18 air pollution sensors will be deployed in and around Oxford to help investigate the impact that traffic management strategies have on improving air quality.
Oxford City and County Council planned to implement the world’s first Zero Emission Zone covering a small area of the city centre, however, due to the coronavirus outbreak, the councils have announced that the ZEZ will not begin in December 2020 as planned.
Air quality expert, Earthsense, is working with Ainsum, Oxfordshire County Council and automation company Siemens to help inform the prospective ZEZ.
The project involves implementing a network of Zephyr air pollution monitors, alongside MappAir modelling, to inform traffic management with the aim to improve air quality around Oxford.
These sensors are part of the Network Emissions/Vehicle Flow Management Adjustment (NEVFMA) initiative funded by Highways England through Innovate UK.
The Zephyr air quality sensors will provide measurements collected by static sensors mounted to lampposts and traffic signals on main routes into the city, ring roads and background urban sites and one mobile sensor will be fitted to an electric car provided by Oxfordshire County Council.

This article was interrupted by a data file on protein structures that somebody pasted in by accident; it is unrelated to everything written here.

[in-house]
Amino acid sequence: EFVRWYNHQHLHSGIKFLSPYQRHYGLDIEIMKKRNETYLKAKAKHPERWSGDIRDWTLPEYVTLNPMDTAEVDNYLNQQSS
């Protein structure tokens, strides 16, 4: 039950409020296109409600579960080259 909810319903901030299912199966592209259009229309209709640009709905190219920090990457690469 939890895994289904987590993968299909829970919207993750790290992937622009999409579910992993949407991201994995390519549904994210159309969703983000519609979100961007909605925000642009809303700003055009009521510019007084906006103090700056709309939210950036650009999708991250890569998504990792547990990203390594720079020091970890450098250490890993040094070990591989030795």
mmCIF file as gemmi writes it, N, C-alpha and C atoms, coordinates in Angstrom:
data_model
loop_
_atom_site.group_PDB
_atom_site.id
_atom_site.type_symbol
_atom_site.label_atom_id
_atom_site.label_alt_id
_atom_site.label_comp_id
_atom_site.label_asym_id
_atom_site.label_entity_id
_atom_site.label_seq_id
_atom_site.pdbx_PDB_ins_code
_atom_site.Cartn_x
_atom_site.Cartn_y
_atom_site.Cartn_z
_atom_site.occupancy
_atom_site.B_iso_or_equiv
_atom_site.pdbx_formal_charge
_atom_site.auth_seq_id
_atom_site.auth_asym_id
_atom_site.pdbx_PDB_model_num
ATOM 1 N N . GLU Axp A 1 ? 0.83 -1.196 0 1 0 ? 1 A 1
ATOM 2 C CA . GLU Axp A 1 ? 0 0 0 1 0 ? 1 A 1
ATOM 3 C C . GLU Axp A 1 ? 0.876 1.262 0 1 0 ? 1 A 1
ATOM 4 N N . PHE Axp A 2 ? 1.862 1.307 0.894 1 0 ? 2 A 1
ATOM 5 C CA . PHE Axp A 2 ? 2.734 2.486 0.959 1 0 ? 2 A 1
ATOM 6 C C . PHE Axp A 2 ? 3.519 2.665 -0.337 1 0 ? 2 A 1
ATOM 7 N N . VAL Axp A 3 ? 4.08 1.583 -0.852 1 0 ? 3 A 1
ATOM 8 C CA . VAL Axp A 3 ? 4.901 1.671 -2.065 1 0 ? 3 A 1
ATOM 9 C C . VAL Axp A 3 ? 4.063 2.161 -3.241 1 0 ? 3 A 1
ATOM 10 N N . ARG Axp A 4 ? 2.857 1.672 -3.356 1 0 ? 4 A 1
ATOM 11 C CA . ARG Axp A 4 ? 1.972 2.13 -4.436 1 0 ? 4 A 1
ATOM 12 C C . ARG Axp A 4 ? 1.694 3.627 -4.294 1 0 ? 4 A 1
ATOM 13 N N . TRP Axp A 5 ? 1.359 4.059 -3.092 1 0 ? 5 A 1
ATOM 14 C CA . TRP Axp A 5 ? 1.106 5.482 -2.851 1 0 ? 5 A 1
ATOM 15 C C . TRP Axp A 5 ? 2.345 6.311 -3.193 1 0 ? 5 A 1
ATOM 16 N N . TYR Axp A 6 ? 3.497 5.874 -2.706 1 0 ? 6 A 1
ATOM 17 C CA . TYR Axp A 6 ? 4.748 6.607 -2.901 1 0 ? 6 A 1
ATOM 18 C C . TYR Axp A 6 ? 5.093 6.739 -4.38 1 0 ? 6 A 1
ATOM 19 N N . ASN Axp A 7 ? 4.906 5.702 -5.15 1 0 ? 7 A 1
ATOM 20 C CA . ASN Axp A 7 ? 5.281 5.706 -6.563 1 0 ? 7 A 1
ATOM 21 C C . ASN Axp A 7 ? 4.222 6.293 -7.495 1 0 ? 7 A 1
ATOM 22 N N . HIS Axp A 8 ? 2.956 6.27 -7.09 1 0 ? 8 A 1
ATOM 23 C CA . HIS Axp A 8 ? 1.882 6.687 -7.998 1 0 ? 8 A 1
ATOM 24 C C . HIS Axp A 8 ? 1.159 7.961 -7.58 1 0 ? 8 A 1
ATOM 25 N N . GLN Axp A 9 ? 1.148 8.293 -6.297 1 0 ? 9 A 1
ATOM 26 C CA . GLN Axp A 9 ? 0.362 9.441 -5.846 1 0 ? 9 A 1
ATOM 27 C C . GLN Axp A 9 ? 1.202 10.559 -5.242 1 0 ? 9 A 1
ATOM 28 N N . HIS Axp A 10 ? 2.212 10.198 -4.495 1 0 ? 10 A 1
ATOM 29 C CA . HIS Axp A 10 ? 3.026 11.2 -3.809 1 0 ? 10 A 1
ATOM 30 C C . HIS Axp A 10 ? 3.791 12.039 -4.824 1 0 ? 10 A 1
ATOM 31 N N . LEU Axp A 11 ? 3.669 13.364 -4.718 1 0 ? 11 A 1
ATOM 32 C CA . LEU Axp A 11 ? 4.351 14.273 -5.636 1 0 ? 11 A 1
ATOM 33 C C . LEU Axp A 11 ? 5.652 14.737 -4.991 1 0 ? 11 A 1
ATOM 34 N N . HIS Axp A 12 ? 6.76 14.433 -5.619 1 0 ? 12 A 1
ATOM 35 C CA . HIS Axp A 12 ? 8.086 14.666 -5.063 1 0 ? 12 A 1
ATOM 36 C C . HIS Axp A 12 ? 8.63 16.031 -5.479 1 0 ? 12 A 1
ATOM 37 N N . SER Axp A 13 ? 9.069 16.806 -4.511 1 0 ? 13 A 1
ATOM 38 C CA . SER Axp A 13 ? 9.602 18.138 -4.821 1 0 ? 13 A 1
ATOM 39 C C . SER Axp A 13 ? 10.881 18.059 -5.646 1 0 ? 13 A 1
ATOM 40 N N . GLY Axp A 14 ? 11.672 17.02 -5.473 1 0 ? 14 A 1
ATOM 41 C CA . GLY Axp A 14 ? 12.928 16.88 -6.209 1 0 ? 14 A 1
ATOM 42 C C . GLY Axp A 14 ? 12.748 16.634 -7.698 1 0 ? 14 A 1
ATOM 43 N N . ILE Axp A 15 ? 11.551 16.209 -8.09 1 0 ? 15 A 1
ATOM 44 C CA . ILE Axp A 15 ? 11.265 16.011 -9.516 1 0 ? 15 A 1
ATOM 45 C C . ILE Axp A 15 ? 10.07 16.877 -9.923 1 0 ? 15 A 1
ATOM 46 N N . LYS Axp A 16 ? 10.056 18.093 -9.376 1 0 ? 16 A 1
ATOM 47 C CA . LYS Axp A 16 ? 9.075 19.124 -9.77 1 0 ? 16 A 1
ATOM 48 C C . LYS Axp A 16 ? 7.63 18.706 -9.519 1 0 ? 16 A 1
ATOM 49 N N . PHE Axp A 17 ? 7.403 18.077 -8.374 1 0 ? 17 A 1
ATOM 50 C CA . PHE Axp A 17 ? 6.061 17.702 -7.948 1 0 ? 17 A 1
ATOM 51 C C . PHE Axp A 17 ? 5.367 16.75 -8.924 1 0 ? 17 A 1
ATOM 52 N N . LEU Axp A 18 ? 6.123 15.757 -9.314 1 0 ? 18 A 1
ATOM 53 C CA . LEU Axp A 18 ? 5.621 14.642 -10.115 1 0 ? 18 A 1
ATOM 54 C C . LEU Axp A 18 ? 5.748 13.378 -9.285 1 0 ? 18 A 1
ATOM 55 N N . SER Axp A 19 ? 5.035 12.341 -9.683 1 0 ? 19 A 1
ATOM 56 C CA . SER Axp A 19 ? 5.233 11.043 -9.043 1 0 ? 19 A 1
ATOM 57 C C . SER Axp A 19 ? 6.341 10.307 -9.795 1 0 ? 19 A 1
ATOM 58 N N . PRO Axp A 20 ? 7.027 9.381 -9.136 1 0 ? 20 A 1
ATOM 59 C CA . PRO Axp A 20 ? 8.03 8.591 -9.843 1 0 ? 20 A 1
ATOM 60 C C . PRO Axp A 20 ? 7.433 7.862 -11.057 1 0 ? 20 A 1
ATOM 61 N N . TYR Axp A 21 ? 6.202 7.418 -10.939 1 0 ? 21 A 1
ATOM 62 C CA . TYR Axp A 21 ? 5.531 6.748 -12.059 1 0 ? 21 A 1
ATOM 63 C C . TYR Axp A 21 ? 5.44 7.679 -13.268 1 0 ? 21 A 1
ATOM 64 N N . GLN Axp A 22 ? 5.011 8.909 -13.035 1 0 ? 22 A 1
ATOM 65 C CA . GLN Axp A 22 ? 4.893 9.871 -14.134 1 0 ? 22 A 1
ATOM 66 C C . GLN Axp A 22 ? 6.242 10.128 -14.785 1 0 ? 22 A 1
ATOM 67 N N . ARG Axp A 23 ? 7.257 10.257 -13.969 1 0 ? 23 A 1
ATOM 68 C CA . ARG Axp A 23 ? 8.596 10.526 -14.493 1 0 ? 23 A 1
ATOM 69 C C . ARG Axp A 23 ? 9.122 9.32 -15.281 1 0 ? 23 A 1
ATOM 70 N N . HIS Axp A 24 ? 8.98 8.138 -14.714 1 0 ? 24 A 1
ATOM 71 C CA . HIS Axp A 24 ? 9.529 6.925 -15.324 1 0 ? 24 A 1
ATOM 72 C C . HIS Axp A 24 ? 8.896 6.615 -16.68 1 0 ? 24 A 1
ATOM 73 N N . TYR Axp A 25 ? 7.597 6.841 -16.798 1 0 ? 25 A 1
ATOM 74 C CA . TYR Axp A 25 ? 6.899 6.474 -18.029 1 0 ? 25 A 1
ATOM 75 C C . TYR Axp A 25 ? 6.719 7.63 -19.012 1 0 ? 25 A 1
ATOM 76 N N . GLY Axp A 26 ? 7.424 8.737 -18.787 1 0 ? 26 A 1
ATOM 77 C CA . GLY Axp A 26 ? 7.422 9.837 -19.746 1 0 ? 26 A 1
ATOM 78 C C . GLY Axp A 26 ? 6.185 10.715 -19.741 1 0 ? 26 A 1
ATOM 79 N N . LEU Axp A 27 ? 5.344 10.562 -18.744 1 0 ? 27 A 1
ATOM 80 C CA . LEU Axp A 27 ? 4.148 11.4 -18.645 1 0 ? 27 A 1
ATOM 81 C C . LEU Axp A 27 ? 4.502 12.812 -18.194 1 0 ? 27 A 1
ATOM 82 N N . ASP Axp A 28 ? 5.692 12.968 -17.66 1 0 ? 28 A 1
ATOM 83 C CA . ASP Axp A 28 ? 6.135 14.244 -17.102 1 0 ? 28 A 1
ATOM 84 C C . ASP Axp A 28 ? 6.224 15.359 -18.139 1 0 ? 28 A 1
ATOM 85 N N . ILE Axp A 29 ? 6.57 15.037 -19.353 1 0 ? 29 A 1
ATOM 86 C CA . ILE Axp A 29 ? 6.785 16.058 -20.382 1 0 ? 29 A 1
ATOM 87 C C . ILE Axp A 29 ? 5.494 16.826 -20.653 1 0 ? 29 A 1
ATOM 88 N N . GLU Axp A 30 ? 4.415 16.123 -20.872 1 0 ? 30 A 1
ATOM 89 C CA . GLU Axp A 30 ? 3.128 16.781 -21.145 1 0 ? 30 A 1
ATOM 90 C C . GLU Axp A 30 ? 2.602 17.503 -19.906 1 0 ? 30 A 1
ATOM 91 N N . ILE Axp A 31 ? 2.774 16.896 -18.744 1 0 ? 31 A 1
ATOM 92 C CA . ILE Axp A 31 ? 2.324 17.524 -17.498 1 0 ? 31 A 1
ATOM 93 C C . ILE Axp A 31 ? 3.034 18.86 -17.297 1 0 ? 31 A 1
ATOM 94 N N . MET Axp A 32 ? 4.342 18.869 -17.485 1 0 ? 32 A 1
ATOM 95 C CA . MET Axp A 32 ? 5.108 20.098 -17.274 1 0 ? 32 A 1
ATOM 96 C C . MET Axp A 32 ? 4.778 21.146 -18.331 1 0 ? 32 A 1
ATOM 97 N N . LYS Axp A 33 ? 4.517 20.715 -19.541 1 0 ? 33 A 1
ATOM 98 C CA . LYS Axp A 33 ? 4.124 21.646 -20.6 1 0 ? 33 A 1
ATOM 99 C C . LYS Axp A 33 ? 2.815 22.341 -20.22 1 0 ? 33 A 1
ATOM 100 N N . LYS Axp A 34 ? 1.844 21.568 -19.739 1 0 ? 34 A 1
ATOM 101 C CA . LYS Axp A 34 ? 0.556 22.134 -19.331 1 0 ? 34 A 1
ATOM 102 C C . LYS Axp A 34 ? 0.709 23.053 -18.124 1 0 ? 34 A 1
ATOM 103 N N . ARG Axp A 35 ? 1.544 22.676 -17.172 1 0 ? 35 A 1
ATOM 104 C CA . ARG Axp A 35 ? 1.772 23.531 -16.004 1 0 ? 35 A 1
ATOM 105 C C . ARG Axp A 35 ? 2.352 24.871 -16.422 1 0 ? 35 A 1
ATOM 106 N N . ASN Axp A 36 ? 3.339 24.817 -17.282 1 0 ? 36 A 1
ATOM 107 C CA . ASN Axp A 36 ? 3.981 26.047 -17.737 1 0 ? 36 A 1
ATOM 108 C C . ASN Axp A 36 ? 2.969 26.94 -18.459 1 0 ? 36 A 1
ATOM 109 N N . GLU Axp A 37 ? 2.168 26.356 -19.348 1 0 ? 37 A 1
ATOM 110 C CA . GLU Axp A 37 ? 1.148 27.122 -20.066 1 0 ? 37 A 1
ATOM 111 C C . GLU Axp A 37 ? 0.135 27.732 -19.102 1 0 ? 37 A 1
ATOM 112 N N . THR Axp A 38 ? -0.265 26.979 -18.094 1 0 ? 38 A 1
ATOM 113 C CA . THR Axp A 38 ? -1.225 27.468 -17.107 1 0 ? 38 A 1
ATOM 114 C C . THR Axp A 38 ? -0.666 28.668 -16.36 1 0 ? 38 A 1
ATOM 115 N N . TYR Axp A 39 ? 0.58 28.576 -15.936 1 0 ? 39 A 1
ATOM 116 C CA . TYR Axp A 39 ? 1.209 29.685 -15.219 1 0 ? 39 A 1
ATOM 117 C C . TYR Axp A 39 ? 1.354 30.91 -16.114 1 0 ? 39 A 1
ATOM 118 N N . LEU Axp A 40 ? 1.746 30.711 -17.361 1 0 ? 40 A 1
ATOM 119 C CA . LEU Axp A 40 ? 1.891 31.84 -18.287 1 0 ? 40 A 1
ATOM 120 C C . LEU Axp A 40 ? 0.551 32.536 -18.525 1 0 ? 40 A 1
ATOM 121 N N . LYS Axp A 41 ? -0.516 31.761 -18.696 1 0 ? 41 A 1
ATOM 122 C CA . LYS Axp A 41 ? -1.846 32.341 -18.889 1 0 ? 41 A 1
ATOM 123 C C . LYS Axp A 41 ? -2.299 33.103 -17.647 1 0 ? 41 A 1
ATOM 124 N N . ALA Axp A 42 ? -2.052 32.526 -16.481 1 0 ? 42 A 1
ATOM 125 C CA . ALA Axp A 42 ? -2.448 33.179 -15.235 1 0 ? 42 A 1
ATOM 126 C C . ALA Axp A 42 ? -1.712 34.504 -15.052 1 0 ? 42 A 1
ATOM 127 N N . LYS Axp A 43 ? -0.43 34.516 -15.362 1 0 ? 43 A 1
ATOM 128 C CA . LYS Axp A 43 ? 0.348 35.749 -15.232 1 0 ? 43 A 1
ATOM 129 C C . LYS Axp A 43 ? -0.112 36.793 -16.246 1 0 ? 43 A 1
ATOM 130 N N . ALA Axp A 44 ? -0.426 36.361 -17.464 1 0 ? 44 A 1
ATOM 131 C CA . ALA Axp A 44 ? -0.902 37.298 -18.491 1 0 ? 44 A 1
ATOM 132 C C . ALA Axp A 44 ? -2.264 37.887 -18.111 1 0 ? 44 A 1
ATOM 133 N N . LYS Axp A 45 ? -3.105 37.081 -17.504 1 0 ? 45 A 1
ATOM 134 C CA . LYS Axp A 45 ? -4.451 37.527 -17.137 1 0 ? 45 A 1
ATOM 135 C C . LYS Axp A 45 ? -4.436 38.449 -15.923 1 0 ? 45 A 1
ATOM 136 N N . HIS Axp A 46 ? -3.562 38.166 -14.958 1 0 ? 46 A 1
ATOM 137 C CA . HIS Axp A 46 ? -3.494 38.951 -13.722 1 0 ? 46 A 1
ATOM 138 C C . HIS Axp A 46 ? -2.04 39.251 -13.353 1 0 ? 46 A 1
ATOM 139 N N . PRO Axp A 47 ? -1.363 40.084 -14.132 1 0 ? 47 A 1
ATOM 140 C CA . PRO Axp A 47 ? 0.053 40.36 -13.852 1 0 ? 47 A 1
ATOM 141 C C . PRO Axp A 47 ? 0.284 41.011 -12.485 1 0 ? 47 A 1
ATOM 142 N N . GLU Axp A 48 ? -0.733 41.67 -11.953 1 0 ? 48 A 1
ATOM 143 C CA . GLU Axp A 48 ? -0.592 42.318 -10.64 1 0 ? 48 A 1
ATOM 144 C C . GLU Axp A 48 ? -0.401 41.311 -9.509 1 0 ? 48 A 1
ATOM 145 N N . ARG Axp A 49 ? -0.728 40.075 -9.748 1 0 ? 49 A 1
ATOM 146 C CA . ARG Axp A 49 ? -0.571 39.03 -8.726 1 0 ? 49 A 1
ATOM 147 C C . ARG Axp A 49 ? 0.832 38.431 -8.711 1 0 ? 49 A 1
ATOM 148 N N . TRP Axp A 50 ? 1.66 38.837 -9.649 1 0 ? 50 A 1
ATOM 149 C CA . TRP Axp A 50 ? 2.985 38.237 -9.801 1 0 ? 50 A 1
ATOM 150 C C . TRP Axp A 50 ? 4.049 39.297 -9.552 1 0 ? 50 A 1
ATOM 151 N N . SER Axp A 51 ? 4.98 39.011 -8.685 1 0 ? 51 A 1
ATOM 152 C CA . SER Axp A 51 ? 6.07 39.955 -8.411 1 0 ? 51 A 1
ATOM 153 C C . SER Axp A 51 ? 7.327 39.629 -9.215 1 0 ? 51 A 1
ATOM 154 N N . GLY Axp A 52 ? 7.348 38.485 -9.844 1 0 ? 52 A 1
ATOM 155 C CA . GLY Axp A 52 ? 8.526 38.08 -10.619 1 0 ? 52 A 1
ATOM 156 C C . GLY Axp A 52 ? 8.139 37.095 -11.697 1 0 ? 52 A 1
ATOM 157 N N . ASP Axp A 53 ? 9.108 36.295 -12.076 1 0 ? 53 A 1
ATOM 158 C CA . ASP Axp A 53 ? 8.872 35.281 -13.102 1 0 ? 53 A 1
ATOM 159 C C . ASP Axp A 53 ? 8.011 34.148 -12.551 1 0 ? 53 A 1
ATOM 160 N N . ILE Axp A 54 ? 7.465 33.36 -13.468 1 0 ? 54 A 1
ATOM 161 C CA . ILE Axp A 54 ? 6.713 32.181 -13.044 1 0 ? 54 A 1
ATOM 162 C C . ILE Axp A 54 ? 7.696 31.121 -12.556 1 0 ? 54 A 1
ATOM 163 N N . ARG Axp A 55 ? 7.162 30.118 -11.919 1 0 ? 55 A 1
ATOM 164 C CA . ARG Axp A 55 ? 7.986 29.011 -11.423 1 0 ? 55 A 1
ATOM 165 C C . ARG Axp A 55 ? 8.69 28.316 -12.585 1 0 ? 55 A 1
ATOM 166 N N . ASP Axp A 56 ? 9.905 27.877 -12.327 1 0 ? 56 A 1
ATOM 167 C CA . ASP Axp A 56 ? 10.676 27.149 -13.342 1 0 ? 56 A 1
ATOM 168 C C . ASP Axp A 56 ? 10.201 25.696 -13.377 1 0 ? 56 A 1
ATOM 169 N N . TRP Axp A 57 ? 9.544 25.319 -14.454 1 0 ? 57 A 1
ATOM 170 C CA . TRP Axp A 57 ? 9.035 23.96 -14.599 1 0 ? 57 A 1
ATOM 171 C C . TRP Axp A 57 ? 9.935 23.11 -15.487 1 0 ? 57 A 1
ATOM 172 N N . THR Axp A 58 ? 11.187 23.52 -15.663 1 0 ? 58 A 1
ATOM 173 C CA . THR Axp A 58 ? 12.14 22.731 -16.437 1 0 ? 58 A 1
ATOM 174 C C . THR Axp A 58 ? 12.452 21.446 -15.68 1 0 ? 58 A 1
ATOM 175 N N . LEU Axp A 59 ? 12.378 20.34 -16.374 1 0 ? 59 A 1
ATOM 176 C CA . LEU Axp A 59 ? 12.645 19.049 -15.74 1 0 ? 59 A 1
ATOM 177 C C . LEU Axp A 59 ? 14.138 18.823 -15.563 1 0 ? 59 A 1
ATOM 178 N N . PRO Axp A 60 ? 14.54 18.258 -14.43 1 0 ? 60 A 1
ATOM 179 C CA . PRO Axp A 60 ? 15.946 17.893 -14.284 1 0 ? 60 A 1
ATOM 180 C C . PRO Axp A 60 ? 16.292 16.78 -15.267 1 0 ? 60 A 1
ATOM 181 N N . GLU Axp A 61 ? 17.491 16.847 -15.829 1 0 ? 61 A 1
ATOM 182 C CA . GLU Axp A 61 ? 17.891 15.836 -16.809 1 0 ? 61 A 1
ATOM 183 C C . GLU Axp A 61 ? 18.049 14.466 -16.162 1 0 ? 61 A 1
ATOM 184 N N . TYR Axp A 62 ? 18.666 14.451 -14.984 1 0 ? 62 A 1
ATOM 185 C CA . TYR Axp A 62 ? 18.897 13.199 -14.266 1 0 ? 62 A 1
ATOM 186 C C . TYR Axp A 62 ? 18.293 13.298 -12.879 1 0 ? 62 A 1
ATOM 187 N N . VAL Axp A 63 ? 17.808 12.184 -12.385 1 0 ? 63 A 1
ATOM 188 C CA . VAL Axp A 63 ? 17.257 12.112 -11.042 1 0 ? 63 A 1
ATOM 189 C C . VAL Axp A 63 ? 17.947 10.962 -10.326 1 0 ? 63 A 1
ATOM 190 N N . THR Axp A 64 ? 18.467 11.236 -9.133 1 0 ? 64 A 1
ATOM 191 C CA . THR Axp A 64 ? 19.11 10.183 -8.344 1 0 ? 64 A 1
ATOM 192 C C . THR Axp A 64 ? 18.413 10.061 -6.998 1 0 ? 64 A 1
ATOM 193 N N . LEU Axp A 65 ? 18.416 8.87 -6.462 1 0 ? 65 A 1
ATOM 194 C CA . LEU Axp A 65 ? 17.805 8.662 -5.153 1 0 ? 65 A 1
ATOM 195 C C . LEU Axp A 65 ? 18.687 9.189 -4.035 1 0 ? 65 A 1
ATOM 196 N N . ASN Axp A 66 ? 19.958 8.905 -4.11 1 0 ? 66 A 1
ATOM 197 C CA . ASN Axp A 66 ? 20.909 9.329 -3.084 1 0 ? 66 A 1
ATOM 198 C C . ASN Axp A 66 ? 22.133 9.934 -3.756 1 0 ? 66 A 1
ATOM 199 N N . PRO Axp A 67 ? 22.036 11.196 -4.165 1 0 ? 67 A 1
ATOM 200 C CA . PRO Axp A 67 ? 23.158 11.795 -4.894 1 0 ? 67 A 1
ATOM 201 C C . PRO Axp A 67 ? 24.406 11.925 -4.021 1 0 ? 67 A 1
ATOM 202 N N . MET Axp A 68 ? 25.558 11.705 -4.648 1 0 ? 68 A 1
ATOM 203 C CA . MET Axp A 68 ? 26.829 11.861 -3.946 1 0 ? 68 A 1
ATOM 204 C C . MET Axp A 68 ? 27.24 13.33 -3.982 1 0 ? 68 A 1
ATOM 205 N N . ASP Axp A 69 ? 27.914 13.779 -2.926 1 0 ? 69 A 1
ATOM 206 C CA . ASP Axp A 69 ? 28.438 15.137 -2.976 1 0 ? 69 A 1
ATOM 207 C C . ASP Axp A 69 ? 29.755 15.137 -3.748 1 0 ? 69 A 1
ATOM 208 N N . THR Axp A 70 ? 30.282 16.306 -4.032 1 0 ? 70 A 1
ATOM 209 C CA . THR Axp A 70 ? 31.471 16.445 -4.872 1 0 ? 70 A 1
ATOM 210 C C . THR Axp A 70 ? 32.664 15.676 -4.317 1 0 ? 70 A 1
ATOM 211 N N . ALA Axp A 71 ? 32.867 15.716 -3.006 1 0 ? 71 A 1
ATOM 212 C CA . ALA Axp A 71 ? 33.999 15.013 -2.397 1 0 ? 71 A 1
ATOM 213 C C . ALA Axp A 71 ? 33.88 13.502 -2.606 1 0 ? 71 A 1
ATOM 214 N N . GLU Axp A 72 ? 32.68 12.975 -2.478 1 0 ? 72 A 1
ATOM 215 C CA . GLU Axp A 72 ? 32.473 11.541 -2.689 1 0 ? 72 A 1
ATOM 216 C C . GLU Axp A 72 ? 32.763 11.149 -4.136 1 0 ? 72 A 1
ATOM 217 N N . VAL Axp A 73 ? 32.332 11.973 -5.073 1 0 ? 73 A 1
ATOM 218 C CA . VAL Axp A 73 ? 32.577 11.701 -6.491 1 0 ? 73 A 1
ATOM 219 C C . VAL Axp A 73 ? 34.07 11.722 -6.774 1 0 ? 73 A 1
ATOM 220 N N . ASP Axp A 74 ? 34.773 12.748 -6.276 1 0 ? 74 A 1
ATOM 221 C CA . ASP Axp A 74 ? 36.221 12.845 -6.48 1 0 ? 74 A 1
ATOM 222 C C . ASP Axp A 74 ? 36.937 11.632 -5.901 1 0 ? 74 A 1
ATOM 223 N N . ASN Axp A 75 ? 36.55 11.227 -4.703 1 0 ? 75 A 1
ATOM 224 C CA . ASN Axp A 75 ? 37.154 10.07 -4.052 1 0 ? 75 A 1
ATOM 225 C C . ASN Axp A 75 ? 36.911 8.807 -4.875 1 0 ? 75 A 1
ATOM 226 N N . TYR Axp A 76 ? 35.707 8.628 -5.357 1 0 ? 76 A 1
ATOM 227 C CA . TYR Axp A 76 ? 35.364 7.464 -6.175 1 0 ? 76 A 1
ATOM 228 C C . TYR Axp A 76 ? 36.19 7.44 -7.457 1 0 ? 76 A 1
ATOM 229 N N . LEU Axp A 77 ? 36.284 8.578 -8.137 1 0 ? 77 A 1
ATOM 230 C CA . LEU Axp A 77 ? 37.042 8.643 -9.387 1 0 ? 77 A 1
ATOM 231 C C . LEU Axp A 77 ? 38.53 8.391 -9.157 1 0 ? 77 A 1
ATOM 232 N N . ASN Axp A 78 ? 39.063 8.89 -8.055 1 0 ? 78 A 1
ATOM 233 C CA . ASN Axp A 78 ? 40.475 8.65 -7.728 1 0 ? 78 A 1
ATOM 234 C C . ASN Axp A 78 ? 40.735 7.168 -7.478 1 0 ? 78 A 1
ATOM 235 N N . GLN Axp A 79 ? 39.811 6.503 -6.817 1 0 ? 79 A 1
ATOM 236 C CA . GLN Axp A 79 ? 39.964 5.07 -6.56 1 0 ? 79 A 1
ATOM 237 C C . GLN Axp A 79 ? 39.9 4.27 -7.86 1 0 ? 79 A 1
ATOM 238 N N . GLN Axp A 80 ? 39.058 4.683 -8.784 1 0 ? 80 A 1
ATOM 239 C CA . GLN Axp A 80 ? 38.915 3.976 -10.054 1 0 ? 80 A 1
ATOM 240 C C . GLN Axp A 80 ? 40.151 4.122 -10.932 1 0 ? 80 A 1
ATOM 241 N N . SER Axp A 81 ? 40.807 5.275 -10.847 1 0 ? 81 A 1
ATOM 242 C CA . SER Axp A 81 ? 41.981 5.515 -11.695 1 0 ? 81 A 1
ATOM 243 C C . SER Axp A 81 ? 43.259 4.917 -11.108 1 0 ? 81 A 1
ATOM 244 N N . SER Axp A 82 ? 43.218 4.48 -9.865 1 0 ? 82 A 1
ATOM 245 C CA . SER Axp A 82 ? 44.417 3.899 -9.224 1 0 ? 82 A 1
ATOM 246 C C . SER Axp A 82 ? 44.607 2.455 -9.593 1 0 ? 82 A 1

The mobile sensors will provide daily coverage for large, unaccounted areas of the city, with the aim to uncover the link between road emissions and roadside air quality in real-time.
Earthsense managing director, Tom Hall said: ‘Working with Aimsun and Oxfordshire County Council’s iHub team to investigate how traffic management and control systems can be used to reduce emissions in the Oxford area enables us to trial both the air quality predictions from MappAir and the Aimsun model.
‘We hope that this will enable Oxfordshire County Council’s ambition to have the world’s first zero-emission zone to be realised. It should also prove the scalability of this project’s approach.’
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